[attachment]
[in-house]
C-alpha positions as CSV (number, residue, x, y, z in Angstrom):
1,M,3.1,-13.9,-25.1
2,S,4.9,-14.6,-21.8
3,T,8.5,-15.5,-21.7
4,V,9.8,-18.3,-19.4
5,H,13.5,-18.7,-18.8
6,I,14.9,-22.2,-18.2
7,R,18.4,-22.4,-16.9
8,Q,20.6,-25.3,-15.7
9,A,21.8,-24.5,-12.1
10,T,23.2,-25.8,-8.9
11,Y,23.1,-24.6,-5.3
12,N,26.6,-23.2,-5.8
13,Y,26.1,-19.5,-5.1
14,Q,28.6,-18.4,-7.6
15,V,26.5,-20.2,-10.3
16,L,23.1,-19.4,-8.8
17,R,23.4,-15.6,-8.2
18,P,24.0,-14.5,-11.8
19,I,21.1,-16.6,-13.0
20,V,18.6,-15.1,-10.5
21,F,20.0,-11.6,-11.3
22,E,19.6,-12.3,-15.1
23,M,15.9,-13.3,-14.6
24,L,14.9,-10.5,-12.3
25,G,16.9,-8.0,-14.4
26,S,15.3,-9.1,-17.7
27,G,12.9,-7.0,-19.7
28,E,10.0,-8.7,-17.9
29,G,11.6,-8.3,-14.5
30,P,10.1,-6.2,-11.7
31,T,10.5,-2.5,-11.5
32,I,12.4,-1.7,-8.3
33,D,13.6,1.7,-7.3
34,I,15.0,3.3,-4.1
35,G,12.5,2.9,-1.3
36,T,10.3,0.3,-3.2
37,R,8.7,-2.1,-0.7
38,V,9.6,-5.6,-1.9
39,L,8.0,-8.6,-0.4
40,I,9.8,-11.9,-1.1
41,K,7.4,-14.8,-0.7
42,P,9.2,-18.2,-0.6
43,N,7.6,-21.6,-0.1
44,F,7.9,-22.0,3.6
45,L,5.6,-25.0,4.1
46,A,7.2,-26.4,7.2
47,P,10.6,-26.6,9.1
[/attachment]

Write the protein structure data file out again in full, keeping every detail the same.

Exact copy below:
[in-house]
C-alpha positions as CSV (number, residue, x, y, z in Angstrom):
1,M,3.1,-13.9,-25.1
2,S,4.9,-14.6,-21.8
3,T,8.5,-15.5,-21.7
4,V,9.8,-18.3,-19.4
5,H,13.5,-18.7,-18.8
6,I,14.9,-22.2,-18.2
7,R,18.4,-22.4,-16.9
8,Q,20.6,-25.3,-15.7
9,A,21.8,-24.5,-12.1
10,T,23.2,-25.8,-8.9
11,Y,23.1,-24.6,-5.3
12,N,26.6,-23.2,-5.8
13,Y,26.1,-19.5,-5.1
14,Q,28.6,-18.4,-7.6
15,V,26.5,-20.2,-10.3
16,L,23.1,-19.4,-8.8
17,R,23.4,-15.6,-8.2
18,P,24.0,-14.5,-11.8
19,I,21.1,-16.6,-13.0
20,V,18.6,-15.1,-10.5
21,F,20.0,-11.6,-11.3
22,E,19.6,-12.3,-15.1
23,M,15.9,-13.3,-14.6
24,L,14.9,-10.5,-12.3
25,G,16.9,-8.0,-14.4
26,S,15.3,-9.1,-17.7
27,G,12.9,-7.0,-19.7
28,E,10.0,-8.7,-17.9
29,G,11.6,-8.3,-14.5
30,P,10.1,-6.2,-11.7
31,T,10.5,-2.5,-11.5
32,I,12.4,-1.7,-8.3
33,D,13.6,1.7,-7.3
34,I,15.0,3.3,-4.1
35,G,12.5,2.9,-1.3
36,T,10.3,0.3,-3.2
37,R,8.7,-2.1,-0.7
38,V,9.6,-5.6,-1.9
39,L,8.0,-8.6,-0.4
40,I,9.8,-11.9,-1.1
41,K,7.4,-14.8,-0.7
42,P,9.2,-18.2,-0.6
43,N,7.6,-21.6,-0.1
44,F,7.9,-22.0,3.6
45,L,5.6,-25.0,4.1
46,A,7.2,-26.4,7.2
47,P,10.6,-26.6,9.1